Stand Cool and Composed Before a Million Universes, 2023, Acrylic, colored pencil, graphite, marker, sand and wax pastel on canvas, 20 in x 16 in
Chutes Too Narrow, 2022, acrylic, ink, sand, spray paint and wax pastel on canvas, 60 x 50 inches
Lighthouse #1, 2020, acrylic, ink, spray paint and wax pastel on canvas, 40 x 30 inches
Lighthouse #2, 2020, acrylic, ink, spray paint and wax pastel on canvas, 40 x 30 inches
Dividing Memories #1, 2020, acrylic, colored pencil, ink, pumice and wax pastel on canvas, 40 x 30 inches
Limelight, 2022, acrylic, ink and wax pastel on canvas, 14 x 11 inches
Limelight 2, 2022, acrylic, ink and wax pastel on canvas, 14 x 11 inches
The phrase “eternal sunshine” is a direct nod to the 2004 film “Eternal Sunshine of the Spotless Mind” directed by Michel Gondry and written by Charlie Kaufman. (And the title of the film is a quotation from the 1717 poem Eloisa to Abelard by Alexander Pope. The Russian-nesting-doll reference-within-a-reference is very appropriate for my work, too). The film is centered around the complex romantic relationship between two characters (played by Jim Carrey and Kate Winslet), made even more complex by the fact that through a science-fiction-like medical process, one of the characters has removed all memories and knowledge of the other. In response, Jim Carrey’s character undergoes the same procedure… until he realizes (midway during the process) just how valuable, cherished, and defining those memories actually are. Through a nonlinear narrative filled with dream-like sequences, the characters embark upon a mental race against the clock to hold onto those memories, and to each other.
In my own work, I am thinking a lot about the transience of memory, the passage of time, fleeting images, vibration and potentiality, and ultimately trying to hold onto the present as much as possible. (I’m sure some of these concerns have been compounded in the last year with the arrival of my son Otis in March of 2022). As a way to process these queries, I implore various DIY printmaking processes: rubbings, stencils, monoprinting. The ghostly outlines of plants and flowers, as well as the traces of objects from rubbings, along with my maximal use of repetition, hand-drawn lines, and heavy patterning, help to create a timestamp of my immediate present. Furthermore, by creating multiple images/traces of the same form, it becomes visually apparent how much of that original information gets lost, clouded and/or obscured. Although my work has alluded to topographical maps, constellations and other natural phenomena for quite some time (albeit through a very process-oriented more-is-more modality circling abstraction), recently it has become very important that the work is grounded in the “real” world. “Real” meaning both in the physical, natural, tangible sense, as well as real digital spaces that we find ourselves mediating the world through on a daily basis. I need there to be some real, representational element within my work. Plants, flowers, leaves. Circular forms manifesting as rocks, the sun, the moon. Pixels, static, tone, screens-within-screens-within-screens-within screens. Something to hold onto as everything else seems to fade away.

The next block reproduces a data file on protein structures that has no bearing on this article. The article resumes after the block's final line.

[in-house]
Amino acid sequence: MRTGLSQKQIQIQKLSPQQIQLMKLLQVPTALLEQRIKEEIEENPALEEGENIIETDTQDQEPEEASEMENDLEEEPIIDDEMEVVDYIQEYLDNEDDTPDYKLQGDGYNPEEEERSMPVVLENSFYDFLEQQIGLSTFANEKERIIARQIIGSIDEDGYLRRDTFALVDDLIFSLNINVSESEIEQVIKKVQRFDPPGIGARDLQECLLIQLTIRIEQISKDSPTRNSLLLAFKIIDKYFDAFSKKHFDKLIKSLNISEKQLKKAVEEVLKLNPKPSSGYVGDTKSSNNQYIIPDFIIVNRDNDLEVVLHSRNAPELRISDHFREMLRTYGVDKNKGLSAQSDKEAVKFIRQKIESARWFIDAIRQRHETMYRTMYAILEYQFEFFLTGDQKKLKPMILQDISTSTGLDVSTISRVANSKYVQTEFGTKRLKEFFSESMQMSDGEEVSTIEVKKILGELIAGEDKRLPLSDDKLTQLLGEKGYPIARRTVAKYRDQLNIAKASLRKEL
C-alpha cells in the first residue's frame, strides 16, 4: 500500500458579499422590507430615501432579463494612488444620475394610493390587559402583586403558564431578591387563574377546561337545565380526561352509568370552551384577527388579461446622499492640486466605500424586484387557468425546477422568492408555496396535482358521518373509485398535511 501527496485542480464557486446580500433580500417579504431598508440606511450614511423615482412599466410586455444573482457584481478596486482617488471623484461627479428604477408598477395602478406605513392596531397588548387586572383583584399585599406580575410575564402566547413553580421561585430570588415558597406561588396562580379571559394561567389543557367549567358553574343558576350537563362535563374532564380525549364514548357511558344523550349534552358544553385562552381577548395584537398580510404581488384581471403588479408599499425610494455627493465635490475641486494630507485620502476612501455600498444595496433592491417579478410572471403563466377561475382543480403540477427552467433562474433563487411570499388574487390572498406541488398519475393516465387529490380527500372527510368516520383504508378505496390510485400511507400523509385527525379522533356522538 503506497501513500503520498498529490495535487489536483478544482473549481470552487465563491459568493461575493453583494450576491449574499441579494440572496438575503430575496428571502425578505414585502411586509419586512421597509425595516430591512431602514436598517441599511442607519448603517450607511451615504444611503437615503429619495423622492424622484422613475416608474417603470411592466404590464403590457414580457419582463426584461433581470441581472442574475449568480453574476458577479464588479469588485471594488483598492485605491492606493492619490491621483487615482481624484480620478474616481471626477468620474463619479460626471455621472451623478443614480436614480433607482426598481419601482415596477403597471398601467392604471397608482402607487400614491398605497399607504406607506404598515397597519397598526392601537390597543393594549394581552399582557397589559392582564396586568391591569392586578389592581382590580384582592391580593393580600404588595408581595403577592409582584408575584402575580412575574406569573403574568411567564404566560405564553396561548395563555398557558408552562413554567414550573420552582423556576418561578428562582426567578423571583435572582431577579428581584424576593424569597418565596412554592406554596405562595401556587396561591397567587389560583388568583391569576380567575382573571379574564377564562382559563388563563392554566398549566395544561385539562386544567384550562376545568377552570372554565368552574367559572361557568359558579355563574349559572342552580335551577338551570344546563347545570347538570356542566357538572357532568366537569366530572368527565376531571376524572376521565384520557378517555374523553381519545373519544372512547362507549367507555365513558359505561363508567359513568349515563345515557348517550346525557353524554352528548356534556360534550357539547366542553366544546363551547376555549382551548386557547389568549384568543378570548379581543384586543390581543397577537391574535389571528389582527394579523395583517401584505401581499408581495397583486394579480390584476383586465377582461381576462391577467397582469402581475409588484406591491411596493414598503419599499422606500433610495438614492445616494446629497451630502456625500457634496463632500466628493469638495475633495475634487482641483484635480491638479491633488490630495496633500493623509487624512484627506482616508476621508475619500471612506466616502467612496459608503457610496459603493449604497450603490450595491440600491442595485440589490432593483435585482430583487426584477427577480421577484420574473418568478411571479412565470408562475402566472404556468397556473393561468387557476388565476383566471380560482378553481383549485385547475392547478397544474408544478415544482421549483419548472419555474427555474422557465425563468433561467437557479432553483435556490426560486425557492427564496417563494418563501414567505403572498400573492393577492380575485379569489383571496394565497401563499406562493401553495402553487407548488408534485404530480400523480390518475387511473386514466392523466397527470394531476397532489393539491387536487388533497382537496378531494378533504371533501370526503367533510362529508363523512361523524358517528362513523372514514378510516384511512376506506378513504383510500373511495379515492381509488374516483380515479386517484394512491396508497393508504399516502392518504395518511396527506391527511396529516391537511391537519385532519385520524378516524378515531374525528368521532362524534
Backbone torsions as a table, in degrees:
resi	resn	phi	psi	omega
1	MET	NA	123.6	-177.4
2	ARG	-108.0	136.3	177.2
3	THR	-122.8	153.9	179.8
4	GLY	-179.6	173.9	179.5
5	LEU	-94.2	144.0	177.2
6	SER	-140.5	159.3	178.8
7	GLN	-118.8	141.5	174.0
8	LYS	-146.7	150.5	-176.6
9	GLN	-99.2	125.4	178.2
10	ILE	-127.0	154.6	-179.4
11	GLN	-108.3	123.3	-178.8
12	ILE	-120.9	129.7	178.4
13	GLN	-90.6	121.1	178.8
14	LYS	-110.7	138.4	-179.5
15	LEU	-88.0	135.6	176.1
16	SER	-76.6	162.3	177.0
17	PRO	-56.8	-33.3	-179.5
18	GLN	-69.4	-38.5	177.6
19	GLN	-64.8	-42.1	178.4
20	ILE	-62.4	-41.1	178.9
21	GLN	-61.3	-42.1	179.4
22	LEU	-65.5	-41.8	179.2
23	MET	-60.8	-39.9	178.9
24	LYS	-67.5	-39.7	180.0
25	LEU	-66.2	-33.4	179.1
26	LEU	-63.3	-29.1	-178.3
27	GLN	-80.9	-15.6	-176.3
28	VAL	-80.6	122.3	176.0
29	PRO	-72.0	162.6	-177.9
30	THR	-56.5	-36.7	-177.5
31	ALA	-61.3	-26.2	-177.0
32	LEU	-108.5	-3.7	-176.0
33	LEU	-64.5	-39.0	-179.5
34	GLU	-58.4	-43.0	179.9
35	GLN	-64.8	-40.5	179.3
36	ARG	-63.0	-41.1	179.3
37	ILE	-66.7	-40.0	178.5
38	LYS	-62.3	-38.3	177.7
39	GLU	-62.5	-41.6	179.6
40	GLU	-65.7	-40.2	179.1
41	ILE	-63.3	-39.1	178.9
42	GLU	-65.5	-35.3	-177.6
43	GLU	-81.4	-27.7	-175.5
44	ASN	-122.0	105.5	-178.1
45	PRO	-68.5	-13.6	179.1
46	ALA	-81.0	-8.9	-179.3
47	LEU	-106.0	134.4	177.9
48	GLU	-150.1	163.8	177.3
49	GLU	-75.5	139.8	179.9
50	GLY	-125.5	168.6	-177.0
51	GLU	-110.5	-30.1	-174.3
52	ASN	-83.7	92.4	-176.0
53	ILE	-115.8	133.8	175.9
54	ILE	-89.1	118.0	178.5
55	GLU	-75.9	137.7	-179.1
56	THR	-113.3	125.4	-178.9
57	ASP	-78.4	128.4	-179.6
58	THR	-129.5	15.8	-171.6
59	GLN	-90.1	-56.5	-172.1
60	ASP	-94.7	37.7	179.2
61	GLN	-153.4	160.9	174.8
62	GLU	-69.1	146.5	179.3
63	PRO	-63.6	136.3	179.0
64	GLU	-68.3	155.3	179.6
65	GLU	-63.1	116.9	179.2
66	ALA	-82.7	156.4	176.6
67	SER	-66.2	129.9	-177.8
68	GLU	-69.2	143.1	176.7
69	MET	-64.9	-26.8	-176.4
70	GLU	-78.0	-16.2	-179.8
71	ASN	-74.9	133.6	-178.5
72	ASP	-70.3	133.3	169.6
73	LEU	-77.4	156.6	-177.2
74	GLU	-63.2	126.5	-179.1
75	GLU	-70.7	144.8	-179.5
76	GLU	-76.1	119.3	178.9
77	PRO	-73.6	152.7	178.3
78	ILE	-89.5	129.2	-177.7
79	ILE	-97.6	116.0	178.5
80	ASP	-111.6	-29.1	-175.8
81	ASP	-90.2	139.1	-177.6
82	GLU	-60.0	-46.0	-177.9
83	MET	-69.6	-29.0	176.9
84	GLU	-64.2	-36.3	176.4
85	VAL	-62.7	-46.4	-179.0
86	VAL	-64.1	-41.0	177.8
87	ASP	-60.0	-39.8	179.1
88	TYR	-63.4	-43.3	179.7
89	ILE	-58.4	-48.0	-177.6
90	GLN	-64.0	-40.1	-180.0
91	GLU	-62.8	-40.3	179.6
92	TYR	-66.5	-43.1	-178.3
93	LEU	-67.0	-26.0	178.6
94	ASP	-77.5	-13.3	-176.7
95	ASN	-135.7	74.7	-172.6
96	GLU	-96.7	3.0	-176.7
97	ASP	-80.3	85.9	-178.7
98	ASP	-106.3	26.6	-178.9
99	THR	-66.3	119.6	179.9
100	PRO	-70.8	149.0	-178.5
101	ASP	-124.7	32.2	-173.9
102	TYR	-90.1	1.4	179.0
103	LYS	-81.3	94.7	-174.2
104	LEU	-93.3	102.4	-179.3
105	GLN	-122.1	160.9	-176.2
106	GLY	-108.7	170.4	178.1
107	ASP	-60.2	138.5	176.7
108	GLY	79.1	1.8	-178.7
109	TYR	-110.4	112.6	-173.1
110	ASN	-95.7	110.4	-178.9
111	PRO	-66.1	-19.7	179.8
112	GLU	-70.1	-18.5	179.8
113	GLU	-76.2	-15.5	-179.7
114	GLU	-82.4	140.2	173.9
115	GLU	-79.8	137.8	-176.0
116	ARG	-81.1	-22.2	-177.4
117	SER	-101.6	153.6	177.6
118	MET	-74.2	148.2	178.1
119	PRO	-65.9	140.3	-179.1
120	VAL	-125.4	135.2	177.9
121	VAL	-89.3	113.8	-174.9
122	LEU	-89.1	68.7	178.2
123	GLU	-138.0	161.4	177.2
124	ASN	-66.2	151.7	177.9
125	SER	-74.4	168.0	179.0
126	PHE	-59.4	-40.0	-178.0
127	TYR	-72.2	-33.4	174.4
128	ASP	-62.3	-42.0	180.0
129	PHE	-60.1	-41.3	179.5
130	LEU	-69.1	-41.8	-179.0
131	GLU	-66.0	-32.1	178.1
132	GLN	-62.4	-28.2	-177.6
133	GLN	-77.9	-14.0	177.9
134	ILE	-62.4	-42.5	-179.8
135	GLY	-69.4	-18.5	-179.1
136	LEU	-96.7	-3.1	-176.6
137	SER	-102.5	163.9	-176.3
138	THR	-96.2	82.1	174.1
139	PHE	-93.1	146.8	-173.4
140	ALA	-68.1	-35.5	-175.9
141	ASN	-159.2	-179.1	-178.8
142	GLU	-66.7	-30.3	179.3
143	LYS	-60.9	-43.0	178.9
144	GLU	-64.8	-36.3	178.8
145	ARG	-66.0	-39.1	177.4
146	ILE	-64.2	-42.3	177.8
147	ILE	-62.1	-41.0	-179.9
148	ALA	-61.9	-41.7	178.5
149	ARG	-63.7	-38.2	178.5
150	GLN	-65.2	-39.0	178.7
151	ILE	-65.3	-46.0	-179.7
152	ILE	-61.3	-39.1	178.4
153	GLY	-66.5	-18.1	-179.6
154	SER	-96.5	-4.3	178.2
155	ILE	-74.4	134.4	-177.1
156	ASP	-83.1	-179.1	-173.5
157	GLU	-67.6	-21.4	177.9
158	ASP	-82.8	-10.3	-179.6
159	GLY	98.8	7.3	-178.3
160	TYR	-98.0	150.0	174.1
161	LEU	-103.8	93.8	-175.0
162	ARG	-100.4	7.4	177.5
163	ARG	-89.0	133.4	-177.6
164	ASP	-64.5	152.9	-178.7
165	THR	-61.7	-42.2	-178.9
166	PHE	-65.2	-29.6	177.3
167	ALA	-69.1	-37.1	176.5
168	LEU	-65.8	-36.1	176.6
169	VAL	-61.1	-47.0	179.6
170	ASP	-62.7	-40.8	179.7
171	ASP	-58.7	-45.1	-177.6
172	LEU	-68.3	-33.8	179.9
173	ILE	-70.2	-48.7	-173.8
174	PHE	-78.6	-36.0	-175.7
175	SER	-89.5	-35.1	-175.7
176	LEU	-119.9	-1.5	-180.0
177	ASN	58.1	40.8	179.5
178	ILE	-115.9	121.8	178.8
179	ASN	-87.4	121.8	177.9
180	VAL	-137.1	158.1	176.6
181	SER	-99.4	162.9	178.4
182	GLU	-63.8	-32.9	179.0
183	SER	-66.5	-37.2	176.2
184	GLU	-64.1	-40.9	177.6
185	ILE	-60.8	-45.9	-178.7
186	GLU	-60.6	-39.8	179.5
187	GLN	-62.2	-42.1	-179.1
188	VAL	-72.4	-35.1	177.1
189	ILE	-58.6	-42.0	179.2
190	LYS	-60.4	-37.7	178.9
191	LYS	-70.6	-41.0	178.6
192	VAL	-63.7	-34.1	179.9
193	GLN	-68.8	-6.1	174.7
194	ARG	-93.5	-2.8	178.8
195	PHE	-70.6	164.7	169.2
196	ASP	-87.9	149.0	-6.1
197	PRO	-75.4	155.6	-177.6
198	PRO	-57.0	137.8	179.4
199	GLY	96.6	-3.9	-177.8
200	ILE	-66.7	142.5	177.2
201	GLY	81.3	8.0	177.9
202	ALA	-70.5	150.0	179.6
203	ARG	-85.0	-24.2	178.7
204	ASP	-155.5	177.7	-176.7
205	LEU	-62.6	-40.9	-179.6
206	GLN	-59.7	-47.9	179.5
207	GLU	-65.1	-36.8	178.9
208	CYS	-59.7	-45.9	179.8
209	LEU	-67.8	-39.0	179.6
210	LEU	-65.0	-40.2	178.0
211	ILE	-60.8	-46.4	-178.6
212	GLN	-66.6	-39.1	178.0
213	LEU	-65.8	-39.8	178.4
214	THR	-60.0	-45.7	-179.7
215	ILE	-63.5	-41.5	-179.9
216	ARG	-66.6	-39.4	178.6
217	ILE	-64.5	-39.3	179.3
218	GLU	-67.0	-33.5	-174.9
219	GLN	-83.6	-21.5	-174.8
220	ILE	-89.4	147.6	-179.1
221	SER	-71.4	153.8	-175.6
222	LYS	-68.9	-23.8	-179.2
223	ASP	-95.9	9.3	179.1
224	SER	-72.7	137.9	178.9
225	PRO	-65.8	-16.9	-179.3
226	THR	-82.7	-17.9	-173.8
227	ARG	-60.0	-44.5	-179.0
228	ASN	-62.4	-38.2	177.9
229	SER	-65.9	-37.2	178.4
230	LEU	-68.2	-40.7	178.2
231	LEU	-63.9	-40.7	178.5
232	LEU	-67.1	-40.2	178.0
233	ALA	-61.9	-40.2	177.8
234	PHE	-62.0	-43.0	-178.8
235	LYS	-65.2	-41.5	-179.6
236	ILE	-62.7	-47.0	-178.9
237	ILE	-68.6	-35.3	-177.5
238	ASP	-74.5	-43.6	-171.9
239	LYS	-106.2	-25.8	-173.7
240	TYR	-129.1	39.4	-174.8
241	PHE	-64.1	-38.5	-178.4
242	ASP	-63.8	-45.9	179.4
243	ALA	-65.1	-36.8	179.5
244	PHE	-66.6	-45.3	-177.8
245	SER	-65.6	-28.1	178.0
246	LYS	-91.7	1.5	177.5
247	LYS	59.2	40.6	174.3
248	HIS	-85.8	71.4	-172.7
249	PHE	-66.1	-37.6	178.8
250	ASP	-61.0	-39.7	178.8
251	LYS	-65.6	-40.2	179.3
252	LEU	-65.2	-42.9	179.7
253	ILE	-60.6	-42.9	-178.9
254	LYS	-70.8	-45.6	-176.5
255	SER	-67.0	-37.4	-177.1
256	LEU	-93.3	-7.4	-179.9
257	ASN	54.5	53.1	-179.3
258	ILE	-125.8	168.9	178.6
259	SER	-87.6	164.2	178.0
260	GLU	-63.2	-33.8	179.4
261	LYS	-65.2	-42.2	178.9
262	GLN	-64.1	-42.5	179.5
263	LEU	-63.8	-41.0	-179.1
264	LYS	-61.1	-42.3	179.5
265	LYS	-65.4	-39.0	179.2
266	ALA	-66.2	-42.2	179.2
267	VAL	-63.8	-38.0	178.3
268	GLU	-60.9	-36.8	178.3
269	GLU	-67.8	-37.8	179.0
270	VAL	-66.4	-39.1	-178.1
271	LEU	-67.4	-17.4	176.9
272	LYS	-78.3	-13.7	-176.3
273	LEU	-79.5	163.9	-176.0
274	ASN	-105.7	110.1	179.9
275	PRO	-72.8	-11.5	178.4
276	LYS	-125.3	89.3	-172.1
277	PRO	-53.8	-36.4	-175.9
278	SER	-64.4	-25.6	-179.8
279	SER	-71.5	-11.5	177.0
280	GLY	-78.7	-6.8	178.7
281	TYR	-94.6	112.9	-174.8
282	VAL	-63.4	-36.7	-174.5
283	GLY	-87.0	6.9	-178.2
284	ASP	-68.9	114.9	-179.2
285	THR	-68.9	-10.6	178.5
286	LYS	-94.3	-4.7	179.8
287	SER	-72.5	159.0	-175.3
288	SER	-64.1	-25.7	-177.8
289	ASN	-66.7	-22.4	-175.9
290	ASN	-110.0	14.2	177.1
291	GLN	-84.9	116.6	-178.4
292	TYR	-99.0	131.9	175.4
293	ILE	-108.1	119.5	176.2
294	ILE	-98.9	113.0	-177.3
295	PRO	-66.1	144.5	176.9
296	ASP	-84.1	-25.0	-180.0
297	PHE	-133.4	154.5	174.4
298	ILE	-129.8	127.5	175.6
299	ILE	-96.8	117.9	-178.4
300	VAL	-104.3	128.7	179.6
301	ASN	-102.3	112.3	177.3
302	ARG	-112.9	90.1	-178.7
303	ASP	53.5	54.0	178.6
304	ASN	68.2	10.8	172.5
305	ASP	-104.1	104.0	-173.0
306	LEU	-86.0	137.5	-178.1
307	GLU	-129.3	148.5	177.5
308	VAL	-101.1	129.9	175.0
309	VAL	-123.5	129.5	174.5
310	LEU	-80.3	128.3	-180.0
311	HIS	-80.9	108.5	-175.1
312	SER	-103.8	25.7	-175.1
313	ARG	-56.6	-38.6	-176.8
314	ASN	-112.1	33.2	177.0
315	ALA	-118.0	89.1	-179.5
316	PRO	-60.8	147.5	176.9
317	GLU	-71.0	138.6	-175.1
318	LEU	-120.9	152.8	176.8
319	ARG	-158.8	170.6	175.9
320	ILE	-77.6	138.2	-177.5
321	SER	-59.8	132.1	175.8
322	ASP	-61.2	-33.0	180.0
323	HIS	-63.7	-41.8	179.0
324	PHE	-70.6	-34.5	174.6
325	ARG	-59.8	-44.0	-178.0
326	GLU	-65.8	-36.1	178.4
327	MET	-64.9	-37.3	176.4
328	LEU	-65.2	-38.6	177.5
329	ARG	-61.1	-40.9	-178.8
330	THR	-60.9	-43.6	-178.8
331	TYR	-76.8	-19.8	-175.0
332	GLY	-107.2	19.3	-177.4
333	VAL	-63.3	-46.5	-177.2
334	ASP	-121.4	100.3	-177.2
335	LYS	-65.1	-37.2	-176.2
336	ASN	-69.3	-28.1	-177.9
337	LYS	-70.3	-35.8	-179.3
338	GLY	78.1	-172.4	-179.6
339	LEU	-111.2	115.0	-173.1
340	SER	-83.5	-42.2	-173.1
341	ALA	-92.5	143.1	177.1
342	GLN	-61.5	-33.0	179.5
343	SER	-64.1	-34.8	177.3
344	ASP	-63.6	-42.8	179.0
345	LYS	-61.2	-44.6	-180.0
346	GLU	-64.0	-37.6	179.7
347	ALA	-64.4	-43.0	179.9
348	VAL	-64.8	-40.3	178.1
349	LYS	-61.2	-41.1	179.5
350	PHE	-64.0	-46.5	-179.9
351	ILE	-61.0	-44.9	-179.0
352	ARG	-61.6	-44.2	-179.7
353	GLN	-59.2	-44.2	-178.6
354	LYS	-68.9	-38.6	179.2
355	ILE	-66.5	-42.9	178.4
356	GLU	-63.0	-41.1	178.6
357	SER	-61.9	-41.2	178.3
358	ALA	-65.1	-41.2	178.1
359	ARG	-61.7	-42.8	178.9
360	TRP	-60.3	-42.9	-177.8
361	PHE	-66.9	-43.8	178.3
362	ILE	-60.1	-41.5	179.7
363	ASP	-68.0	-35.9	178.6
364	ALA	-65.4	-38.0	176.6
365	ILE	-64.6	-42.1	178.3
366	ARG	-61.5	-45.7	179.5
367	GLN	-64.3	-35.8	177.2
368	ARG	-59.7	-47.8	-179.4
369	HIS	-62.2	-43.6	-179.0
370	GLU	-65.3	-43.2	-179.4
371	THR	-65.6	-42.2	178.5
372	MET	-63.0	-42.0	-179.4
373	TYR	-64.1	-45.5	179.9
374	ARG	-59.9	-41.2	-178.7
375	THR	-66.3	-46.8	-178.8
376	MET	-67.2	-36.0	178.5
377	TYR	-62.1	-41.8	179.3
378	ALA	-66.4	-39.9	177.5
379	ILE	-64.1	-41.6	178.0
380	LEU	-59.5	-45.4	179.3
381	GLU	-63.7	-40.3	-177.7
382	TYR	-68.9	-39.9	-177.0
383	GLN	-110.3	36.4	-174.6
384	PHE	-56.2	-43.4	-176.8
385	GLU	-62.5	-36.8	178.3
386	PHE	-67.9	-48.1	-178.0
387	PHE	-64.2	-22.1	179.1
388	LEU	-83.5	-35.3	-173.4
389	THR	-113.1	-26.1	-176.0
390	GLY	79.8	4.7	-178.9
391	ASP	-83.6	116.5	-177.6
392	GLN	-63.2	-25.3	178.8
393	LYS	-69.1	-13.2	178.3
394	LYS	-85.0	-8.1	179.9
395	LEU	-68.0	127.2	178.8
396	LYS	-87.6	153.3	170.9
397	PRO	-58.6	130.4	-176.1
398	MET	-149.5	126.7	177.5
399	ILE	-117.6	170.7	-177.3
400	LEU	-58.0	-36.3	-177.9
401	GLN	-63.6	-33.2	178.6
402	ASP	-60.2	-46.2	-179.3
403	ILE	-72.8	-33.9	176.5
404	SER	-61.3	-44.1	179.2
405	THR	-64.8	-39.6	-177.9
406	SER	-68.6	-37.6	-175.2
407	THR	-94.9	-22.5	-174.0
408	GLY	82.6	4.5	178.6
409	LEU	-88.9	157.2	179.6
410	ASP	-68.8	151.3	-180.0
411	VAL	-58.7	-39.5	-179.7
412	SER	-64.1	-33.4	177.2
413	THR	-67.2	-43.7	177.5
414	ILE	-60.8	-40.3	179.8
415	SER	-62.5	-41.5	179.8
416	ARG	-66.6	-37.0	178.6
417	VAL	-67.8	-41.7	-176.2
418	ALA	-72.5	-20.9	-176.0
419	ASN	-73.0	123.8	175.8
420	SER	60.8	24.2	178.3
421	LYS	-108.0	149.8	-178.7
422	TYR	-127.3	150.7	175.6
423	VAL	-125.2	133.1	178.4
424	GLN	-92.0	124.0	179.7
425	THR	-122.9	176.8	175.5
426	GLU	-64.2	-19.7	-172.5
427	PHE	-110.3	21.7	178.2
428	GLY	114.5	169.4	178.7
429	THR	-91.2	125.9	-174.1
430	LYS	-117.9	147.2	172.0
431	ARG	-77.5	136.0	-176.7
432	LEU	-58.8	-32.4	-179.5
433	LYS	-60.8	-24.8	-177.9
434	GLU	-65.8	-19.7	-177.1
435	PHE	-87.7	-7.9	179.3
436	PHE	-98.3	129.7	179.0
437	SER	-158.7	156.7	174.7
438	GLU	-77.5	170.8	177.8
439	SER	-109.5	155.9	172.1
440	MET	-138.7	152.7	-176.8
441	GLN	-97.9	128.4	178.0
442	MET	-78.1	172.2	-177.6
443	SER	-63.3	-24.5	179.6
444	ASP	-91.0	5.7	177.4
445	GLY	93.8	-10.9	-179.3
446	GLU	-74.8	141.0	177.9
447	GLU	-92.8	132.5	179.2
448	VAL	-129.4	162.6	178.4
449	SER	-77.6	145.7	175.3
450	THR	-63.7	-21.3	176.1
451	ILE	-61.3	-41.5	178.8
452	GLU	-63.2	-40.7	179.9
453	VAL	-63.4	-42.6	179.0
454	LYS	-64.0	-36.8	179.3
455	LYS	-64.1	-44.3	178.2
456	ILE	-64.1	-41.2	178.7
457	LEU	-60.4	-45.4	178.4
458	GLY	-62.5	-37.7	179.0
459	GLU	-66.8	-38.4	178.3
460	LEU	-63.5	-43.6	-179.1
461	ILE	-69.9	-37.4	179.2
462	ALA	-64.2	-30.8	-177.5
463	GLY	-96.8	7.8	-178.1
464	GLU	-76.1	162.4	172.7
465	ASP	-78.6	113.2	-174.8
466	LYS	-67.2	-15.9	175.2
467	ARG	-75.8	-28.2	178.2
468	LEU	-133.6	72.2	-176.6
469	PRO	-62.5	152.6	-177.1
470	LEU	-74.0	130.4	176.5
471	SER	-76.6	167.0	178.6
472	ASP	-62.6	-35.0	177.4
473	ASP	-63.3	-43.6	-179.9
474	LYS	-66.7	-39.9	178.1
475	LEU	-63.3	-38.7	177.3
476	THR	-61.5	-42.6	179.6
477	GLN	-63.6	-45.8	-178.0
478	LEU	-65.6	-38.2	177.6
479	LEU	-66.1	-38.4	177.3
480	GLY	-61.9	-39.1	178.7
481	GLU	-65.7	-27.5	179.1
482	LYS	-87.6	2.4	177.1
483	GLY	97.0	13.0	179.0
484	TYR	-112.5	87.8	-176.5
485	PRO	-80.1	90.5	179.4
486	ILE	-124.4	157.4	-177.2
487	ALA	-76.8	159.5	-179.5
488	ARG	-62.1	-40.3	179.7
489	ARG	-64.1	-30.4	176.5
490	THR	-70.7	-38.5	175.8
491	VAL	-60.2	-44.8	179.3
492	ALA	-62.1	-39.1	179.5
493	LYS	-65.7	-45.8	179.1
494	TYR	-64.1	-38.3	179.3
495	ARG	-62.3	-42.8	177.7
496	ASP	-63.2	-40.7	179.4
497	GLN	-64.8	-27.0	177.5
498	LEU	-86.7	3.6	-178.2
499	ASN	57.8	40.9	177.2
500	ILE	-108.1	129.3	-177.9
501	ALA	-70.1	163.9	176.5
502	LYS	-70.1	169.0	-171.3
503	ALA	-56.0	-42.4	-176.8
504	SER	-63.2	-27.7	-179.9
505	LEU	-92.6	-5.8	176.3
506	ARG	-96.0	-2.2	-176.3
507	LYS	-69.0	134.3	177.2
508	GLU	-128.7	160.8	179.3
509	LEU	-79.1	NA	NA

Will Hutnick (b. 1985, Manhasset, NY) is an artist and curator based in Wassaic, NY. He received his M.F.A. from Pratt Institute in 2011 and his B.A. from Providence College in 2007. Hutnick is a 2021 NYSCA/NYFA Artist Fellow in Painting, as well as a past grant recipient from the Berkshire Taconic Foundation and the Foundation for Contemporary Arts. He has had solo exhibitions at Elijah Wheat Showroom (Newburgh, NY), Standard Space (Sharon, CT), Providence College Galleries (Providence, RI), One River School (Hartsdale, NY), The Java Project (Brooklyn, NY), and St. Thomas Aquinas College (Sparkill, NY). Selected group exhibitions include: Samuel Dorsky Museum of Art (New Paltz, NY), Hollis Taggart (Southport, CT), Soft Times Gallery (San Francisco, CA), 1969 Gallery (New York, NY), Sugarlift (New York, NY), Heaven Gallery (Chicago, IL), Collar Works (Troy, NY) and Geary Contemporary (Millerton, NY). He has been an artist-in-residence at Yaddo, Elizabeth Murray Artist Residency, Vermont Studio Center, Hambidge Center for the Creative Arts and Sciences, Soaring Gardens Artists’ Retreat, DNA Artist Residency, and the Wassaic Project. Hutnick has curated numerous exhibitions at SPRING/BREAK Art Show, Ortega y Gasset Projects, Trestle Projects, Pratt Institute, Wassaic Project, Troutbeck and Standard Space, among others. From 2015-20, Hutnick was one of the Co-Directors of Ortega y Gasset Projects, an artist-run curatorial collective and exhibition space in Brooklyn. He is currently the Director of Artistic Programming at the Wassaic Project, a nonprofit organization that uses art and art education to foster positive social change.